Even though Honningsvag is located at the northernmost extreme of Europe, it has a subarctic climate, thanks to the Gulf Stream. Also, there is no permafrost because the mean annual temperature is 36 °F. The July 24-hour average temperature is just over 50 °F. We should have waited another month! Weather in winter is softened by the ice-free ocean, and the average temperature is not as low as that of most other locations around this latitude. In fact, they say winters are warmer than those of Oslo, 880 miles to the southwest and eleven degrees of latitude farther from the north pole. Summers are cool and short. Mean annual precipitation is 30 inches. The wettest months are from October to January, with around 3 inches average precipitation per month, while the driest months are from May to July, with just under 2 inches average precipitation. Just our luck to encounter rain today! The sun is up for 24 hours per day between May 13th & July 31st, and remains below the horizon continuously from November 21st to January 21st. I can’t imagine living in complete darkness for two solid months.

We were off the ship by 12:15pm. We hadn’t booked a North Cape tour through the ship as the asking price per couple was $341.00…which buys you a 3-hour tour. As I’ve mentioned several times elsewhere in our blog, ship-sponsored tours are typically double that of what you can find on your own – not just Holland America, but all cruise lines unless you’re on an all-inclusive voyage. After walking the length of a football field, we were at the local tourist information center. Sure enough – they had a mini-van leaving in 15 minutes for the Cape – price per couple = $120.00 - we saved $220.00. Not only that, our small van left the port long before the ship-sponsored busses pulled out.

Though the wind was brutally cold, it was a warm ride with a friendly driver and some good music as we made our way about 21 miles up to the Cape. The scenery along the way was fantastic, passing small lakes, rolling snow-covered foothills and deep canyons several hundred feet straight down. Grazing along the roadside in several areas were beautiful reindeer. I must admit to you – I thought maybe they were large goats or some other eccentric animal found only this far north, because they were WHITE! Pardon my ignorance here, but I’ve always known Dancer, Prancer, & Rudolph to be brown…right? I mean, have you ever seen Santa’s sleigh being pulled by WHITE reindeer? I need to do a little more research on this one because obviously, I missed something over the years. Even the pelts sold in the local gift shops were white. Go figure…many other ‘dumb’ folks were surprised too! One other unexpected find – there are very few trees in this part of the world because of continual high winds. The only trees you’ll find are those planted next to homes, but none exceed the roofline and again, because of the winds. Notwithstanding, still a very beautiful drive and landscape.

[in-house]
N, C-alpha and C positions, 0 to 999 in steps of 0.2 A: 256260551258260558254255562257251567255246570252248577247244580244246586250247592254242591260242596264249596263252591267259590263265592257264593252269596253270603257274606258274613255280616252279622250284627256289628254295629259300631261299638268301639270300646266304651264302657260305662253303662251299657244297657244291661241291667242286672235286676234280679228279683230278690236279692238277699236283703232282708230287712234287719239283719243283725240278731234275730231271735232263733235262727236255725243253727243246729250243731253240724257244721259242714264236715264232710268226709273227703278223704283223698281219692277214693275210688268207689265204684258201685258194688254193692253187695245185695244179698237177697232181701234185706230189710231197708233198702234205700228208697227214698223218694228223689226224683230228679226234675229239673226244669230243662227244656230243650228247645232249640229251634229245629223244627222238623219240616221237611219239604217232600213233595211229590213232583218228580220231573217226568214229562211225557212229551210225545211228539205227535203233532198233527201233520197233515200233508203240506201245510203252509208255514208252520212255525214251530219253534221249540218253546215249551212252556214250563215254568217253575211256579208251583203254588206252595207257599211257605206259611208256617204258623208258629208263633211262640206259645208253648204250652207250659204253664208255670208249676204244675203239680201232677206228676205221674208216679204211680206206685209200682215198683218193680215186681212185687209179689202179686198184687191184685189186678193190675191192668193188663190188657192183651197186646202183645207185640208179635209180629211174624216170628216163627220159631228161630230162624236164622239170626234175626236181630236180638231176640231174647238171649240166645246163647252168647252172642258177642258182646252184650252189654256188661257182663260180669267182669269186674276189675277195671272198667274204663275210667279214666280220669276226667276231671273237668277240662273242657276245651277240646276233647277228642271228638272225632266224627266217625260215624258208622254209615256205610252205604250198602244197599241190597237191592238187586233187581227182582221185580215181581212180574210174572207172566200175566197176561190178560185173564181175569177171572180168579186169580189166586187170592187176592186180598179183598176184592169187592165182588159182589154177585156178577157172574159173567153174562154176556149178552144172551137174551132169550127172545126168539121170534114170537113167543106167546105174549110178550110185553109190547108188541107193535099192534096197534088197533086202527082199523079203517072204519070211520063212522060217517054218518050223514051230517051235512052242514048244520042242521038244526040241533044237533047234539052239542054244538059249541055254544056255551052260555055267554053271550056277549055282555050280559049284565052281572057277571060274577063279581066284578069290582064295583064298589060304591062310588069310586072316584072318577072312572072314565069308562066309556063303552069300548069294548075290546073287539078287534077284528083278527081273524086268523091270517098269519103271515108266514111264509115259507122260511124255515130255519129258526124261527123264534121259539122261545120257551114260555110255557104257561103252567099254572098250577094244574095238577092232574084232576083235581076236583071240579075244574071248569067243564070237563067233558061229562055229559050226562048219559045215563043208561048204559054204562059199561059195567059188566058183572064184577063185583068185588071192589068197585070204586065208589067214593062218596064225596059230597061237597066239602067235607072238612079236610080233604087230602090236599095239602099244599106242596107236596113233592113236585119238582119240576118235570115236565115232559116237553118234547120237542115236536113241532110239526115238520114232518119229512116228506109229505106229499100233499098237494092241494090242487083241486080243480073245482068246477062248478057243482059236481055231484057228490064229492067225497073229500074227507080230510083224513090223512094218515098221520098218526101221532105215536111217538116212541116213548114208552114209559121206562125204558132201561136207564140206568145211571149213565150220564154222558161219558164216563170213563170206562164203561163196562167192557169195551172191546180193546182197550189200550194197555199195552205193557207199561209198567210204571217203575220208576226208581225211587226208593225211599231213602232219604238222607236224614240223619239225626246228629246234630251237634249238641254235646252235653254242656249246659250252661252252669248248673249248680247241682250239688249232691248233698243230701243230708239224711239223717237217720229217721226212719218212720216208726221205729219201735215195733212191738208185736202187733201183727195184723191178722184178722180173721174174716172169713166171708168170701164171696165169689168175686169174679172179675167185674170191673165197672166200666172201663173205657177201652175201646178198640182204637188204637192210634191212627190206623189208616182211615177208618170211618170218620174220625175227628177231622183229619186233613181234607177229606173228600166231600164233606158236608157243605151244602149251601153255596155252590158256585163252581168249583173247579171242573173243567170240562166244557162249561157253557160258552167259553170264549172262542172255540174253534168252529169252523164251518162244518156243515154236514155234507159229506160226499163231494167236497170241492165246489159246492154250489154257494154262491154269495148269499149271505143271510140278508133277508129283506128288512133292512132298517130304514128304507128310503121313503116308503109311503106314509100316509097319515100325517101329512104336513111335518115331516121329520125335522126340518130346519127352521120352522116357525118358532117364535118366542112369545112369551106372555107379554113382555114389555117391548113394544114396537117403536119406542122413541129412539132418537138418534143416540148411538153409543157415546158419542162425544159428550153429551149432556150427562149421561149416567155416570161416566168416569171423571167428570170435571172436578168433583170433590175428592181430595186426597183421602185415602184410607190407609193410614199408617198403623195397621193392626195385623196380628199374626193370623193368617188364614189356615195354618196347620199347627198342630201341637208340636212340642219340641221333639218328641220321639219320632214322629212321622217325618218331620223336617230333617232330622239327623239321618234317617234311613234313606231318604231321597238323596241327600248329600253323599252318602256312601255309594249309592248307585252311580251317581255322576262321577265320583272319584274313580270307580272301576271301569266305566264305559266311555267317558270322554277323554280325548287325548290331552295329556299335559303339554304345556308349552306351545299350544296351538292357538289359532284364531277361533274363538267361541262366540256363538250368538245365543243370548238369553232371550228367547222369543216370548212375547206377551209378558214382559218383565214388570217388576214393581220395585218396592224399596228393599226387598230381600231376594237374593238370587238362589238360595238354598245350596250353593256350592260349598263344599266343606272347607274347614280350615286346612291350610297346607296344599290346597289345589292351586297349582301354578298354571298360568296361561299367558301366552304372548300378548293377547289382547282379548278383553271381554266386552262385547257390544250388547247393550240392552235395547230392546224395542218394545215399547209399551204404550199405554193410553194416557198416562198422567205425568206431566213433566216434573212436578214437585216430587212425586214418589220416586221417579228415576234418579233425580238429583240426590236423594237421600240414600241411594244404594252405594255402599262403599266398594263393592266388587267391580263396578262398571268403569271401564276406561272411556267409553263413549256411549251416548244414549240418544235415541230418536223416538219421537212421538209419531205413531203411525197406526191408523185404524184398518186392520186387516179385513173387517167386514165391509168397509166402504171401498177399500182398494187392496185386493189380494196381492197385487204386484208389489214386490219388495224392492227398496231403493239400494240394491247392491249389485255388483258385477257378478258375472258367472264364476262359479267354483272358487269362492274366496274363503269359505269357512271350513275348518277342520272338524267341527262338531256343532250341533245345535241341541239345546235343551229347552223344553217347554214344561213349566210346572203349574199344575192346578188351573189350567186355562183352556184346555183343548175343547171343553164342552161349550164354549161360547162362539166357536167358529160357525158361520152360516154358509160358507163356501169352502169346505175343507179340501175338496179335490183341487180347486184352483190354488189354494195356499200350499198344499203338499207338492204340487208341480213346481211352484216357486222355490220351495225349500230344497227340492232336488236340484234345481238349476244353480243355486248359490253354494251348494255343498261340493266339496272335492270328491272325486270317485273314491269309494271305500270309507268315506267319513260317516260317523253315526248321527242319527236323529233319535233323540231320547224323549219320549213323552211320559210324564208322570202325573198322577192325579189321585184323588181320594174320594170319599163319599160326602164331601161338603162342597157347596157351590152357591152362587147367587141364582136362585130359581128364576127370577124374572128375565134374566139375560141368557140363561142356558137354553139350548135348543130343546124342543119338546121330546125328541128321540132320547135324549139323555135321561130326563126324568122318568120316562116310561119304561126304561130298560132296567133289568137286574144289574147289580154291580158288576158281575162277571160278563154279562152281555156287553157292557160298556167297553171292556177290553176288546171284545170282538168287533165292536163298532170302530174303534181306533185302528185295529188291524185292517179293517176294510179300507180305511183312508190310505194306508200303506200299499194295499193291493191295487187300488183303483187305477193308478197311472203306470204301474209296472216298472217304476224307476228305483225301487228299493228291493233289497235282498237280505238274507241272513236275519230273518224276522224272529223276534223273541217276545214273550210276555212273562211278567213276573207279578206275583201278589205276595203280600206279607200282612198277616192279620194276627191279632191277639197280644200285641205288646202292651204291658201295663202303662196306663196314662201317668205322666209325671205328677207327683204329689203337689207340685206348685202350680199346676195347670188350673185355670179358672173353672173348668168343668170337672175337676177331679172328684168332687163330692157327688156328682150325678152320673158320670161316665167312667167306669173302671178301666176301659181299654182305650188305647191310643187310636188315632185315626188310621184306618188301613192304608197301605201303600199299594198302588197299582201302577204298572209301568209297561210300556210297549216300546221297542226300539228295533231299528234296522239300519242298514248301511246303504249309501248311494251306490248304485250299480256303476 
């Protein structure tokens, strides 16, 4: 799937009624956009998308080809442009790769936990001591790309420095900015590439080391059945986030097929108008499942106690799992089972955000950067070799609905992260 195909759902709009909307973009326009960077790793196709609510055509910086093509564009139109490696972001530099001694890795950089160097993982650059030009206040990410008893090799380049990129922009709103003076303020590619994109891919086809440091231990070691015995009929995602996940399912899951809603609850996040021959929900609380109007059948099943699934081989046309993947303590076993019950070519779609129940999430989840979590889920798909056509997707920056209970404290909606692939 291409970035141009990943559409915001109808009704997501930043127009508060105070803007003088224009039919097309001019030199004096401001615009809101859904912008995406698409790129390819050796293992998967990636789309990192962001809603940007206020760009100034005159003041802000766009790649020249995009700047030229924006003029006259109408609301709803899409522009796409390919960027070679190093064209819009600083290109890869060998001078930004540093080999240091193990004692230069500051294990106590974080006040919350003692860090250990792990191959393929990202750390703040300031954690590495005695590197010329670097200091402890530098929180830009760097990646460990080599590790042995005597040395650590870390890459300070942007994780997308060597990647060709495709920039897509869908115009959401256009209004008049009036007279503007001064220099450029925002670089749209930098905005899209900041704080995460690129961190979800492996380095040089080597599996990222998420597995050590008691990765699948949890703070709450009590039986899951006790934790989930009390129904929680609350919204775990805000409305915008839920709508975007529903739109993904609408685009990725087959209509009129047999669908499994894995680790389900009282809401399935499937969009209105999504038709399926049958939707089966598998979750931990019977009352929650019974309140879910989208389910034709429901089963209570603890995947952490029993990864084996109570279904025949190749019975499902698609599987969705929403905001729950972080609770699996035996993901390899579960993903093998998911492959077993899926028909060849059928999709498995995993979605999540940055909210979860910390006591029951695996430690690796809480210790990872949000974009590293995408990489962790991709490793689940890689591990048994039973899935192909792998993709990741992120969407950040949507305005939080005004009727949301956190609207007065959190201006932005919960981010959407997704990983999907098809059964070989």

Finally, the North Cape. We thought it was cold at sea level – little did we know! We had four layers of clothing, including thermal underwear, and we were still uncomfortable. At a thousand feet and nothing to obstruct them, the winds were savage and bone-chilling. We immediately headed for “The Globe” – a monument erected in 1977, which has become the symbol of the North Cape. Photos are a must…it’s the ultimate northern-most destination. Pelted with light rain, we then walked over to the “Children of the Earth” monument – a series of seven stone shrines designed in 1989 by seven children from various parts of the world to symbolize friendship, collaboration, hope, and happiness across all borders. If only…

The North Cape complex itself is a very modern structure complete with a reception area, restrooms, small restaurants, a gift shop, chapel, post office & theater. A ‘must see’ is a 20-minute video on giant surround-screens that takes you on a four-season journey through the North Cape countryside filled with contrasts, changing light and magnificent natural beauty. Watching this production makes you quickly realize…you’re not in Kansas anymore. As I reflect on many of the iconic destinations over the years, the North Cape definitely makes the top ten list. And in hindsight, I’d probably pay the ship’s full tour price if unable to make less expensive, individual plans. It was THAT good! 

Pardon many of the photos – taken in the wind, rain, & through foggy van windows…